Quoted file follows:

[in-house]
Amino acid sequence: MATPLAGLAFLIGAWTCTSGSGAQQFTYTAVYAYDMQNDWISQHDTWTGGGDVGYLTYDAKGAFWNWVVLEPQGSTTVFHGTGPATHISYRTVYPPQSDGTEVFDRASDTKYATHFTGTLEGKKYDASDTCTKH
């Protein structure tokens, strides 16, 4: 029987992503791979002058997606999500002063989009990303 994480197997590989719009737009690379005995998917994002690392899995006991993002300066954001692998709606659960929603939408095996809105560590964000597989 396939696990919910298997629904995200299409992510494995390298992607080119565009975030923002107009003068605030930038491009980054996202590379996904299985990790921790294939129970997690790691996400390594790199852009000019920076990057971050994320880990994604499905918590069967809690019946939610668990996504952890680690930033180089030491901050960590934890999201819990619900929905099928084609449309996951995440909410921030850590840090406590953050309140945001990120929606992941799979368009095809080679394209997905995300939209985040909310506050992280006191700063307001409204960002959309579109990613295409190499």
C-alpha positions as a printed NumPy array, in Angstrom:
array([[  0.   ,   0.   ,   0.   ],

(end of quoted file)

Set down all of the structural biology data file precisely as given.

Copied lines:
[in-house]
Amino acid sequence: MATPLAGLAFLIGAWTCTSGSGAQQFTYTAVYAYDMQNDWISQHDTWTGGGDVGYLTYDAKGAFWNWVVLEPQGSTTVFHGTGPATHISYRTVYPPQSDGTEVFDRASDTKYATHFTGTLEGKKYDASDTCTKH
């Protein structure tokens, strides 16, 4: 029987992503791979002058997606999500002063989009990303 994480197997590989719009737009690379005995998917994002690392899995006991993002300066954001692998709606659960929603939408095996809105560590964000597989 396939696990919910298997629904995200299409992510494995390298992607080119565009975030923002107009003068605030930038491009980054996202590379996904299985990790921790294939129970997690790691996400390594790199852009000019920076990057971050994320880990994604499905918590069967809690019946939610668990996504952890680690930033180089030491901050960590934890999201819990619900929905099928084609449309996951995440909410921030850590840090406590953050309140945001990120929606992941799979368009095809080679394209997905995300939209985040909310506050992280006191700063307001409204960002959309579109990613295409190499």
C-alpha positions as a printed NumPy array, in Angstrom:
array([[  0.   ,   0.   ,   0.   ],